THE DUENDE AND ME by artist designer Anna Bourke
After art college, I was a bit unsure how to get started in my career, I was a bit clueless. Other people went and got jobs, but I was too impatient. I really wanted to get straight into into it; armed only with youthful confidence and faith in myself, I found a work space where I wanted to be. It was a tiny room in the Brisbane Arcade, up on the second floor, really tucked away, that was in January 1980. A very kind Courier Mail journalist, Grace Garlick, wrote a piece on me, and suddenly that little room wasn’t tucked away anymore. I would cut garments at my home at night, and sew them by day in my workroom, and I did ok, It was a flourishing time.
Brisbane was a scared little place then, but there were lots of creative people actively working, in all fields, and eventually people would meet…. we would find our tribe. There were a lot of affordable spaces in great locations that anyone could rent; I moved around the inner city according to space needs. There was a thirst for excitement and people were receptive. Music and dancing were the catalyst, at Cloudland, the UQ Refectory, with clients and their friends….friendships were formed, and continue to this day. We did revel in getting very dressed up. Energy and exuberance were the order of the day.
The Duende? Its a Spanish word meaning: A quality of passion and inspiration, A spirit. Those unanticipated moments when you no longer control the work, but the work channels itself into being, and you’re the vehicle. Some call it white heat, others call it Duende.
Duende can’t be sought; it comes on its own in the act of creation. In Philippino folklore, The Duende is a mischievous imp that lives underground.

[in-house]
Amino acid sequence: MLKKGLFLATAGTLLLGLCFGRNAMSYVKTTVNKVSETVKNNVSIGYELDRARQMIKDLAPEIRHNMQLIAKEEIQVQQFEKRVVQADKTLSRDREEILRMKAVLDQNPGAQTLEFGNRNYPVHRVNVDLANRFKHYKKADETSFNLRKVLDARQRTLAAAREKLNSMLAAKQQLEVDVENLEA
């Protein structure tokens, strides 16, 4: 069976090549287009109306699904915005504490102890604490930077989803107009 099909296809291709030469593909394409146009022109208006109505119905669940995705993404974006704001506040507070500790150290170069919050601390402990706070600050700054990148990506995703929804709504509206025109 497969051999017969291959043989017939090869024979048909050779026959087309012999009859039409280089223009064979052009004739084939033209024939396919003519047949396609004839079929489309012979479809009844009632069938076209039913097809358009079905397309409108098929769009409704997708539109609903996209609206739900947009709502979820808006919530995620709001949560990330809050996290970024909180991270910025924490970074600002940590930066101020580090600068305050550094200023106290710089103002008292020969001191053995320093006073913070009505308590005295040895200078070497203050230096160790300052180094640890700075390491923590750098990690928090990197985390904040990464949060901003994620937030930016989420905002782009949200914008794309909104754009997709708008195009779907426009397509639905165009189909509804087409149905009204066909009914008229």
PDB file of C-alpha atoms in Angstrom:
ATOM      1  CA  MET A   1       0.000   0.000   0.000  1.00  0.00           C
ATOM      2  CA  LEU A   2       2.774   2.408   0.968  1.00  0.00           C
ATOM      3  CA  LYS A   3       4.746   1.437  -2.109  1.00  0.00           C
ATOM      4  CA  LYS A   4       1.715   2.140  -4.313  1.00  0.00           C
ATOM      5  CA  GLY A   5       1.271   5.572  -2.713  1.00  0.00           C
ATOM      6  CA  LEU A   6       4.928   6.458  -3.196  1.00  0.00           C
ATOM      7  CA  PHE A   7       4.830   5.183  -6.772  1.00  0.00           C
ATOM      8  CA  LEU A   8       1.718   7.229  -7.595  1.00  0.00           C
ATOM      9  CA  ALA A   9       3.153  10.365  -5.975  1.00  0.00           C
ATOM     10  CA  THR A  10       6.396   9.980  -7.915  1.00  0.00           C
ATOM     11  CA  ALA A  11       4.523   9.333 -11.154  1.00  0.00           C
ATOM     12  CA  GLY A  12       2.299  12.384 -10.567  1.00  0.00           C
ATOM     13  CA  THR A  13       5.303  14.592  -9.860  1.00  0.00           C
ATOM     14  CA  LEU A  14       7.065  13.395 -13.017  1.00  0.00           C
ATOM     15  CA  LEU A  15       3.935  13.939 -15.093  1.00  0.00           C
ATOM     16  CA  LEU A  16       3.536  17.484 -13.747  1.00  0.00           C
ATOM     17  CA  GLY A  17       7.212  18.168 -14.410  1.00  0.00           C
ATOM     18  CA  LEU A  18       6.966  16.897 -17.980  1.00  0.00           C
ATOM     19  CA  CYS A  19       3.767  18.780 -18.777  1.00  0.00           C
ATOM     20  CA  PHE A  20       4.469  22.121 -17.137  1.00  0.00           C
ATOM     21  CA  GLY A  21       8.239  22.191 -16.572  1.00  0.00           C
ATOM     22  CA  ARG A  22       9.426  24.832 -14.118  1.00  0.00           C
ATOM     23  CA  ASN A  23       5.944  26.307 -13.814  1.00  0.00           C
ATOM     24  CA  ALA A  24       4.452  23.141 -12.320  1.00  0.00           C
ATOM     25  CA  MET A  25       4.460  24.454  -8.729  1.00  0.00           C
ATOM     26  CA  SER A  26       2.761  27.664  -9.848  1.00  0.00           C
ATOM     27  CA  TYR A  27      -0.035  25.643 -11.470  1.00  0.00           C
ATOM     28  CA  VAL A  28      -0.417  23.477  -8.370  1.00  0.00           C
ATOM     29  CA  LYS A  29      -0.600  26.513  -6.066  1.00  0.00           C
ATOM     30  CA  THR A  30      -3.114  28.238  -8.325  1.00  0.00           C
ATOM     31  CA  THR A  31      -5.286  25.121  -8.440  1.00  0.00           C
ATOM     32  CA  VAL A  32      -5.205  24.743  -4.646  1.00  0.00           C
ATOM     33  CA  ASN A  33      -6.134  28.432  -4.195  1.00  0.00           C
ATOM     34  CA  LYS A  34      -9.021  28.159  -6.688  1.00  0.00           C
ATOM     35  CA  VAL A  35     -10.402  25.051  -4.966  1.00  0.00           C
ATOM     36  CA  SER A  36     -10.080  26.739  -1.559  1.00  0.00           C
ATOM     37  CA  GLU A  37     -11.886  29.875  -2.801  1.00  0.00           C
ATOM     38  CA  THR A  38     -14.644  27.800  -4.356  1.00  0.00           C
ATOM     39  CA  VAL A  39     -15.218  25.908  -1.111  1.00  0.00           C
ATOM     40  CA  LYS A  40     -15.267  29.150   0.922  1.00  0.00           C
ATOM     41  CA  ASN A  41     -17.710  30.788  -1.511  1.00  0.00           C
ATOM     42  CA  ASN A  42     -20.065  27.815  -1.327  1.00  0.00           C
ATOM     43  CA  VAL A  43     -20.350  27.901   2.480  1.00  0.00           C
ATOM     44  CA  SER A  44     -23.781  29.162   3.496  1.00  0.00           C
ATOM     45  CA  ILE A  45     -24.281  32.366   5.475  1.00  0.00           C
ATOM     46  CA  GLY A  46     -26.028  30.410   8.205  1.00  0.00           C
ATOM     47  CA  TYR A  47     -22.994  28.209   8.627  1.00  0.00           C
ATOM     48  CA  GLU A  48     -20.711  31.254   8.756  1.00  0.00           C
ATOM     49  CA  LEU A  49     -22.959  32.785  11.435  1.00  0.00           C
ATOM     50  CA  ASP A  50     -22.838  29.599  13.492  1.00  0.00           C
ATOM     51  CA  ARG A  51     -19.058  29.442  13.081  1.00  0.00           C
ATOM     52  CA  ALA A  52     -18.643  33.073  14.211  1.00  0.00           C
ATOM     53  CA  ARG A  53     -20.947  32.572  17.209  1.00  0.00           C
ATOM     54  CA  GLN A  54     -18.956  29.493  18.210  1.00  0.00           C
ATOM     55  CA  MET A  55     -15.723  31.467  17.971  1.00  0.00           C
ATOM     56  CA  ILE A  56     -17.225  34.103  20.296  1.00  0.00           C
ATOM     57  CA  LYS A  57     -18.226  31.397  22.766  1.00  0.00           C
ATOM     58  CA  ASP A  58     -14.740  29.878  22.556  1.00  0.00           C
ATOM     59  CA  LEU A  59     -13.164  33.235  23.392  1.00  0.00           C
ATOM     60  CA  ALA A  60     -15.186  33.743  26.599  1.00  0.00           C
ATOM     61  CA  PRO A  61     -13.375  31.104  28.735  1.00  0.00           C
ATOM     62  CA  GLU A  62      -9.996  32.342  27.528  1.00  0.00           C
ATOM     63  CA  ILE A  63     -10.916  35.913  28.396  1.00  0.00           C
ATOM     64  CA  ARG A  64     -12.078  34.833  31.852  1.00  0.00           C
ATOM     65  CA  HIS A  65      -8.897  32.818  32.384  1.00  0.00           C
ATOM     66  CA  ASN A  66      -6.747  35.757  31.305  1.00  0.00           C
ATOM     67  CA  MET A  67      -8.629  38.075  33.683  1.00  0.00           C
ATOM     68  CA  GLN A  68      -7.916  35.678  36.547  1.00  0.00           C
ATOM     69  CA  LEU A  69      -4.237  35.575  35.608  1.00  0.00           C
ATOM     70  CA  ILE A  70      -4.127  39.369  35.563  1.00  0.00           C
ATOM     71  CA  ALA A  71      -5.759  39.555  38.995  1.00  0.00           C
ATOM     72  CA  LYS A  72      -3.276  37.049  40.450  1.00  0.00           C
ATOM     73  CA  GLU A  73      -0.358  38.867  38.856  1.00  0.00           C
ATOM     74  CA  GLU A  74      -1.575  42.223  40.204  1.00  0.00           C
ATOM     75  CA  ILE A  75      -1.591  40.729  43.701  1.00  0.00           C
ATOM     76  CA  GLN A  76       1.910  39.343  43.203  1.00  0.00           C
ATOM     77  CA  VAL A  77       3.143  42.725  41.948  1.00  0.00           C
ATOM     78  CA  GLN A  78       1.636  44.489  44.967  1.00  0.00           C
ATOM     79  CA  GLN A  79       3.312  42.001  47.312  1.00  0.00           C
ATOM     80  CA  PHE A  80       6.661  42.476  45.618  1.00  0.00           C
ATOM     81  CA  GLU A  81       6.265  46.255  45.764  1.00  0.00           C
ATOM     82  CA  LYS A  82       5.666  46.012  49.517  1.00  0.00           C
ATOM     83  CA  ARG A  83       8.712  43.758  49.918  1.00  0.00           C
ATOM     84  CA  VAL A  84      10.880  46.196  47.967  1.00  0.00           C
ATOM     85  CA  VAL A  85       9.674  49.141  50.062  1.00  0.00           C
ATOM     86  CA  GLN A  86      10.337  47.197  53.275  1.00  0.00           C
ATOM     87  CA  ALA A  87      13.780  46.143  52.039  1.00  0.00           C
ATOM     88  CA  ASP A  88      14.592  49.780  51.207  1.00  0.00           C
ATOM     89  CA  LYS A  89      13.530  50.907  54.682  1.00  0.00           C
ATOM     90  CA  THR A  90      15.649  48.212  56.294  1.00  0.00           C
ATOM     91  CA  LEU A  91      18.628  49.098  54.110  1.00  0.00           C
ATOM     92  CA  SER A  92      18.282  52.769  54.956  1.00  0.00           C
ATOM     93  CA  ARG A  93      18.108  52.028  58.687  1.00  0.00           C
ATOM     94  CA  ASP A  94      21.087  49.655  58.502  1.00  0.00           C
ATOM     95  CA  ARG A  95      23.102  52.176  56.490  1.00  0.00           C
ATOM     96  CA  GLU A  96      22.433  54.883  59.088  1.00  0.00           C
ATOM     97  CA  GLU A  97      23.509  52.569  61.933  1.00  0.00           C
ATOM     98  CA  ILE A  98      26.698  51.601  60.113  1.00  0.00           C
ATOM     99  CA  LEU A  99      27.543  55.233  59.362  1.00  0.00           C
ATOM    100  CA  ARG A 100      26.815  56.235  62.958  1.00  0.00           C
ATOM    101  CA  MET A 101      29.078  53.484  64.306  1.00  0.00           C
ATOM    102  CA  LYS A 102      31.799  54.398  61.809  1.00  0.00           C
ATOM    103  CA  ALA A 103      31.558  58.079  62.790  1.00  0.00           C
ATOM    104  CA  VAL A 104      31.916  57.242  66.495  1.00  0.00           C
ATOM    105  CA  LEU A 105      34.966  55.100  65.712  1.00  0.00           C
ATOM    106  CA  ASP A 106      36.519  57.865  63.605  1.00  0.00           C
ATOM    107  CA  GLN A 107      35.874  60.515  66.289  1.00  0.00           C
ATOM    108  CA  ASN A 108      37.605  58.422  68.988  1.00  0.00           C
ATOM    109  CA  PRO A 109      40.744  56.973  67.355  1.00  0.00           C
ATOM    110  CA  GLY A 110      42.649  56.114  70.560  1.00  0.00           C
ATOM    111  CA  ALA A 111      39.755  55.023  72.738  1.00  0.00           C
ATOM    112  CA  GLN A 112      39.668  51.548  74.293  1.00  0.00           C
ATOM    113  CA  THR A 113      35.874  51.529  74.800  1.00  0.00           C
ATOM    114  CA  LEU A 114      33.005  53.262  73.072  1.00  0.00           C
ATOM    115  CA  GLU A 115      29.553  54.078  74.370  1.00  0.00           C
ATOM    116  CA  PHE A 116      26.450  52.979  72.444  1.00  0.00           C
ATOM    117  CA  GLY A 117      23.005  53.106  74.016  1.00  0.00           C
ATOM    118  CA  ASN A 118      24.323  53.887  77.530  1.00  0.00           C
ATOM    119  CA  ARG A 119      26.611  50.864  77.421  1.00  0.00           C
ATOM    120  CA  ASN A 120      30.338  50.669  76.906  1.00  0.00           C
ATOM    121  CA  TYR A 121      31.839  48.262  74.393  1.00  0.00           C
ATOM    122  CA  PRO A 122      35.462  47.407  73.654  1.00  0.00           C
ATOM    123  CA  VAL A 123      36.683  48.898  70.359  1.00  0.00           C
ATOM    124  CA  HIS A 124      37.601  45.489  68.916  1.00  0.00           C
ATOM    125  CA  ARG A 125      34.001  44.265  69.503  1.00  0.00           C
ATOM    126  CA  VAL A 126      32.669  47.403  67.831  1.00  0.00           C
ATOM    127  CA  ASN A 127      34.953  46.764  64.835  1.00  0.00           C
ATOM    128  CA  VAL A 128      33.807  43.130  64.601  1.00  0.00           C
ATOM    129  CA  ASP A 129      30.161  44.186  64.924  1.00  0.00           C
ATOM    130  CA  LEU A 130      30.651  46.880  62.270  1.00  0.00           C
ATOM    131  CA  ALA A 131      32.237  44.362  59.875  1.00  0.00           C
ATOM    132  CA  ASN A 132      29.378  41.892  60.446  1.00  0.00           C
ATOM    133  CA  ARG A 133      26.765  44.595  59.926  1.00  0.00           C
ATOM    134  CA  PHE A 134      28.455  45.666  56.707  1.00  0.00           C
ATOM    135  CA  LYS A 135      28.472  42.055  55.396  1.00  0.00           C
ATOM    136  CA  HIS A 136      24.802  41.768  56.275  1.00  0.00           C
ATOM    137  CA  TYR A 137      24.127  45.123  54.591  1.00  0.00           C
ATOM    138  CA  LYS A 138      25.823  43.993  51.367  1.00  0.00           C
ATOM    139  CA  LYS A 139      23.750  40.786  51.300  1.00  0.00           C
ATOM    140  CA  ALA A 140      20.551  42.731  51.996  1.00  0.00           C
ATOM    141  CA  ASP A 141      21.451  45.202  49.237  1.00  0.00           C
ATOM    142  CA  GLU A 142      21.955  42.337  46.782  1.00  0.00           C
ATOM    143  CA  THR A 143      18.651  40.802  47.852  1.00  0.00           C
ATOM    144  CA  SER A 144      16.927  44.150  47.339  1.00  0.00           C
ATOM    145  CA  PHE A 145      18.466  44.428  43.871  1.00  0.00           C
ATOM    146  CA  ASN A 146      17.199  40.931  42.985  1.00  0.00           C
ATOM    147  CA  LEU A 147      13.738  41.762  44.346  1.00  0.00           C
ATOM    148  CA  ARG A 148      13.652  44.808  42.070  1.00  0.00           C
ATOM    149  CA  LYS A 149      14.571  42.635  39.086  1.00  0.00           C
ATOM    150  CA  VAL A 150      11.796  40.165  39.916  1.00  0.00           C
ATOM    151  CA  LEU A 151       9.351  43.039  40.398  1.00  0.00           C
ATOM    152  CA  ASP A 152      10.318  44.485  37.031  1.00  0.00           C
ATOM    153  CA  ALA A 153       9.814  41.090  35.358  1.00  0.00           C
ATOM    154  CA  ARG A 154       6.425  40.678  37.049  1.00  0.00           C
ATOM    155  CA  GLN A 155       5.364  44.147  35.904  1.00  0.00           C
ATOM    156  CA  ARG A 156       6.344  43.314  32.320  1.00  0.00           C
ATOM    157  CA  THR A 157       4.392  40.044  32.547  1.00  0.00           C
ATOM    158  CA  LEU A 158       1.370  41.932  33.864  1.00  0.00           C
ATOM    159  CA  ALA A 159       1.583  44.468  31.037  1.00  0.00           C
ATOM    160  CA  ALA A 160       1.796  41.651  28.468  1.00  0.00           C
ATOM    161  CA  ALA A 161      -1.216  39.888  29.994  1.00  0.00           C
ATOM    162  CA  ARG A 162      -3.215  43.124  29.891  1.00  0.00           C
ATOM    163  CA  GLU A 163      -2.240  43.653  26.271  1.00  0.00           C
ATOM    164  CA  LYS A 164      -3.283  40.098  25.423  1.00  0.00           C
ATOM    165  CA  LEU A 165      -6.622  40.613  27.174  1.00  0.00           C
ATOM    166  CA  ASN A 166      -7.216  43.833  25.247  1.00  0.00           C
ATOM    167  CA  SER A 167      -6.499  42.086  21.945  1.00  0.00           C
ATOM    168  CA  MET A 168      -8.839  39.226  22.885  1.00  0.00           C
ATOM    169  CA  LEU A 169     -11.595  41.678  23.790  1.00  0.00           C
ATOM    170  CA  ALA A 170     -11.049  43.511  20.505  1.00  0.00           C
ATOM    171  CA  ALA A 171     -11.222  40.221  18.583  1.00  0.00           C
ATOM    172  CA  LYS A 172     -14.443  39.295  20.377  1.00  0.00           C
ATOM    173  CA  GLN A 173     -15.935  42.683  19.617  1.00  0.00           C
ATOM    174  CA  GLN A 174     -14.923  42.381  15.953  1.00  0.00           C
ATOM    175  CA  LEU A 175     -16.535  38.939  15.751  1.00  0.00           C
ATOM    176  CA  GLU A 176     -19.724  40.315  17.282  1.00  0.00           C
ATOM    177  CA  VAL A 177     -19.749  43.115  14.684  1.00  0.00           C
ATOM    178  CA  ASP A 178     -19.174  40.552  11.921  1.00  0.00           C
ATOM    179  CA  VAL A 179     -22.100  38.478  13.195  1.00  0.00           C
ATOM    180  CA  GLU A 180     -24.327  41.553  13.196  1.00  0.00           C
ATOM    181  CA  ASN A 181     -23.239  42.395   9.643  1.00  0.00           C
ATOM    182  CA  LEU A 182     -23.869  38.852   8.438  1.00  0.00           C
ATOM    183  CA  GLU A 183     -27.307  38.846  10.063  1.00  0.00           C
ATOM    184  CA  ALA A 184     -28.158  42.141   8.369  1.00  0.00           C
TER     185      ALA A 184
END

The Duende well and truly had me in it’s sights. I had a lot of creative freedom, that was terrific.
I started collaborating with hairdressers, the legendary Greg Smith gave me a massive break, other clothing designers and boutiques, we did lots of parades, nightclubs, fundraisers…..people were receptive to these parades, and I would have models I had found [no one ever said no], dressers, lots of support, receptive audiences. These events met with varying degrees of success…. filled with the spirit of collaboration and lots of fun; just doing it was the reward.Looking back, I hope I thanked everyone enough.
Behind all this hype and buzz was a lot of hard work and long hours. I’m not a natural business manager, so it was a steep learning curve, occasionally frustrating, learning how to survive and flourish. Add in a life partner John, and a bonnie baby, Alexander, and I had to learn how to juggle all of those conflicting activities. Collaborations continued, but I was more behind the scenes. I definitely felt the pressure to keep churning out amazing whacky creations, but my creative journey was more nuanced than that. And my energy was directed to raising my growing family. We ended up with three sons.
In the 1990s, I did a series of charming afternoon tea parades with some supportive women, Robyn and Denise, and textile designer Vanessa Richmond.They were relaxed events and successful too.
I am still working, making clothes, hats, bags, printing tea towels, it will all be on my website soon. I have a lovely workroom and lots of creative and personal freedom, which I love, not being chained to a dying industry. Traveling occasionally, seeking inspiration, trying to finish restoring this house, staying healthy, all good things.That imp Duende isn’t finished with me yet.
This is a very brief look into those crazy days of the 80s, the days of making your own opportunities happen; I could ramble for hours. No regrets though.